11 – Voting

Is it rational to vote?

We realize the audio quality when we have live guests is terrible, we’re working to fix that now, hopefully things will start sounding better very soon. Thanks for bearing with us!

Eneasz wants to say that his understanding of Timeless Decision Theory is likely flawed, because it is big and complicated and he is small and simple. His interpretation of it in this episode is not necessarily entirely correct, it is merely his best understanding. He is, as always, open to correction.

Mentioned in this episode:

Mail-in vote can decrease turn-out (includes an alternative explanation as well)

Andrew Gelman on the probability of your particular vote making a difference (pdf!)

Following-up – Andrew Gelman on why you should maybe vote anyway

Caprini’s What Americans Know about Politics and Why It Matters

Peter Singer’s Why Vote?, defending compulsory voting

Wikipedia on Arrow’s Impossibility Theorem

Wittman’s The Myth of Democratic Failure: Why Political Institutions Are Efficient, and Caplan’s reply – The Myth of the Rational Voter: Why Democracies Choose Bad Policies

PredictWise, the prediction market!

Hanson’s “Futarchy,” where we would vote on values, but bet on beliefs

Wikipedia on Effective Number of Parties

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11 Responses to 11 – Voting

  1. Jess says:

    I love this podcast and all the work you put into relevant links and followup 🙂 keep up the excellent work, guys!

  2. eddiephlash says:

    I’m surprised there was no Brexit talk, but maybe this was recorded before that all went down. If more rational-minded people in UK voted last week, it would have been a different story.

    • Katrina Stanton says:

      Yup, it was recorded well before the Brexit vote. I can assure you that Tim was very unhappy with the result, as were most professional economists.

  3. Green0Photon says:

    What happened to the mic? It sounds lower quality in this episode. 🙁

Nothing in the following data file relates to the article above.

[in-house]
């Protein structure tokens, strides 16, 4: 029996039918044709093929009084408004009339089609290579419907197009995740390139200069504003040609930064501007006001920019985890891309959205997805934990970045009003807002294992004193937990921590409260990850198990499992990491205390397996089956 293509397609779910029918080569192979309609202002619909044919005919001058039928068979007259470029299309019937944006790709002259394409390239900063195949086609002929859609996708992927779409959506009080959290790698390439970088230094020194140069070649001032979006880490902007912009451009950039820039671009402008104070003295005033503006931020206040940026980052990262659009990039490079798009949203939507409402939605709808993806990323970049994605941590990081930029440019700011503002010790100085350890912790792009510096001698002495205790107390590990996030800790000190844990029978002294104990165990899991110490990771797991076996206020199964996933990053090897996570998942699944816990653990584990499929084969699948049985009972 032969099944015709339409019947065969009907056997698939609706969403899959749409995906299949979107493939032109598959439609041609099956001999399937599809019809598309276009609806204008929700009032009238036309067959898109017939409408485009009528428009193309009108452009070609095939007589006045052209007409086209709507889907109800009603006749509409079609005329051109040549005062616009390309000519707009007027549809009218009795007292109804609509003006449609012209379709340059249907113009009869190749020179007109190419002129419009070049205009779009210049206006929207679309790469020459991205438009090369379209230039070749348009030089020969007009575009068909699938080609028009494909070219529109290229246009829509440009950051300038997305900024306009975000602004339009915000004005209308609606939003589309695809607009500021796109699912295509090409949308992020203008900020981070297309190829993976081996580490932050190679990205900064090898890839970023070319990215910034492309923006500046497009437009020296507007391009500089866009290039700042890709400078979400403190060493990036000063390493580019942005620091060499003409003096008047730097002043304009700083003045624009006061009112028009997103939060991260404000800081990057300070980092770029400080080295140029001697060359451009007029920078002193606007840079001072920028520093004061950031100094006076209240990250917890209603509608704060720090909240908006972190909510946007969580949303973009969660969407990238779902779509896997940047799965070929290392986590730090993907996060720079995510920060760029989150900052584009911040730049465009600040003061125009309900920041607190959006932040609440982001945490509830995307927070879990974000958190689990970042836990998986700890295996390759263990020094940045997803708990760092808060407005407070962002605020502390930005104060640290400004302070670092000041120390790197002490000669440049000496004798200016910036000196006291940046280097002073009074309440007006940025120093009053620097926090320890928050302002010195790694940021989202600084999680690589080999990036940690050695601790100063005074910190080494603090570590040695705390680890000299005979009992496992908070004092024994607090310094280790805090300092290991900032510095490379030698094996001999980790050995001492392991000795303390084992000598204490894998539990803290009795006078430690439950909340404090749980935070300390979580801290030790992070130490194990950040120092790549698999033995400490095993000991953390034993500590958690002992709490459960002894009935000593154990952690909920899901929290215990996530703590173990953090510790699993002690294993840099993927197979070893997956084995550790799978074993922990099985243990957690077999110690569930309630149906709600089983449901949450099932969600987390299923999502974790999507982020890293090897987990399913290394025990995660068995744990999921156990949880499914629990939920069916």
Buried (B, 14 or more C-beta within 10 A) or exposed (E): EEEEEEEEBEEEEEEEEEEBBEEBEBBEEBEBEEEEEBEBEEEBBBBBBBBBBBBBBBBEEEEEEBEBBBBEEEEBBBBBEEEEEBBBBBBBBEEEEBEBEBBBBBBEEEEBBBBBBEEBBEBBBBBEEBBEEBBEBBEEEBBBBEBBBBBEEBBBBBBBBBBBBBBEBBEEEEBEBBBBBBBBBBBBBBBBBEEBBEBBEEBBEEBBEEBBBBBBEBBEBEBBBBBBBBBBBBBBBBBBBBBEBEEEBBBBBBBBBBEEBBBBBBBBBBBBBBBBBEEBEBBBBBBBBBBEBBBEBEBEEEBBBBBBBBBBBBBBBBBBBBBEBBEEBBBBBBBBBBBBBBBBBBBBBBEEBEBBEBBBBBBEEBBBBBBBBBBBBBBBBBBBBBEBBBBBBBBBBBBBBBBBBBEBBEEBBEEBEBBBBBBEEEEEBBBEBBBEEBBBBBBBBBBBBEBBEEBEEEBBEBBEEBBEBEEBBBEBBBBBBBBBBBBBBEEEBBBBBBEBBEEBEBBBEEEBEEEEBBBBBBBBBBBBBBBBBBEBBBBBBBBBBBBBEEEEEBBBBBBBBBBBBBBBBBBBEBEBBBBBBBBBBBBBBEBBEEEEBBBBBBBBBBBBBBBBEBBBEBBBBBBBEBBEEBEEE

• Katrina Stanton says:

      Microphones and locations continue to be an ever-evolving adventure as we try to find setups that work!

  4. Pingback: How We Vote | projectdxm

  5. I was very disappointed when Tim said that no voting system is immune to strategical voting, because Arrow’s impossibility theorem only applies to ranking systems.

    In France, we had an experiment from political scientists with value voting, where each candidate is scored between -2 and +2. I think this system satisfy all criteria considered by Arrow and experiment showed it has a very low level of voter error (it is easily understood).

    • I recently found out an english website on the subject, and the english term is actually range voting. They have a page on the fact that the impossibility theorem for ranking systems doesn’t apply to range voting:

      http://rangevoting.org/GibbSat.html

    • Imuli says:

      Rated voting systems are pretty much strictly better than ranked ones, but they are still susceptible to strategic voting. If you have a favored candidate, you think they are less common, and you think that your other preferred candidates are more popular, it can make strategic sense to vote -2 for everyone except your one favored candidate.

  6. Pingback: 22 – Moral Philosophy | The Bayesian Conspiracy

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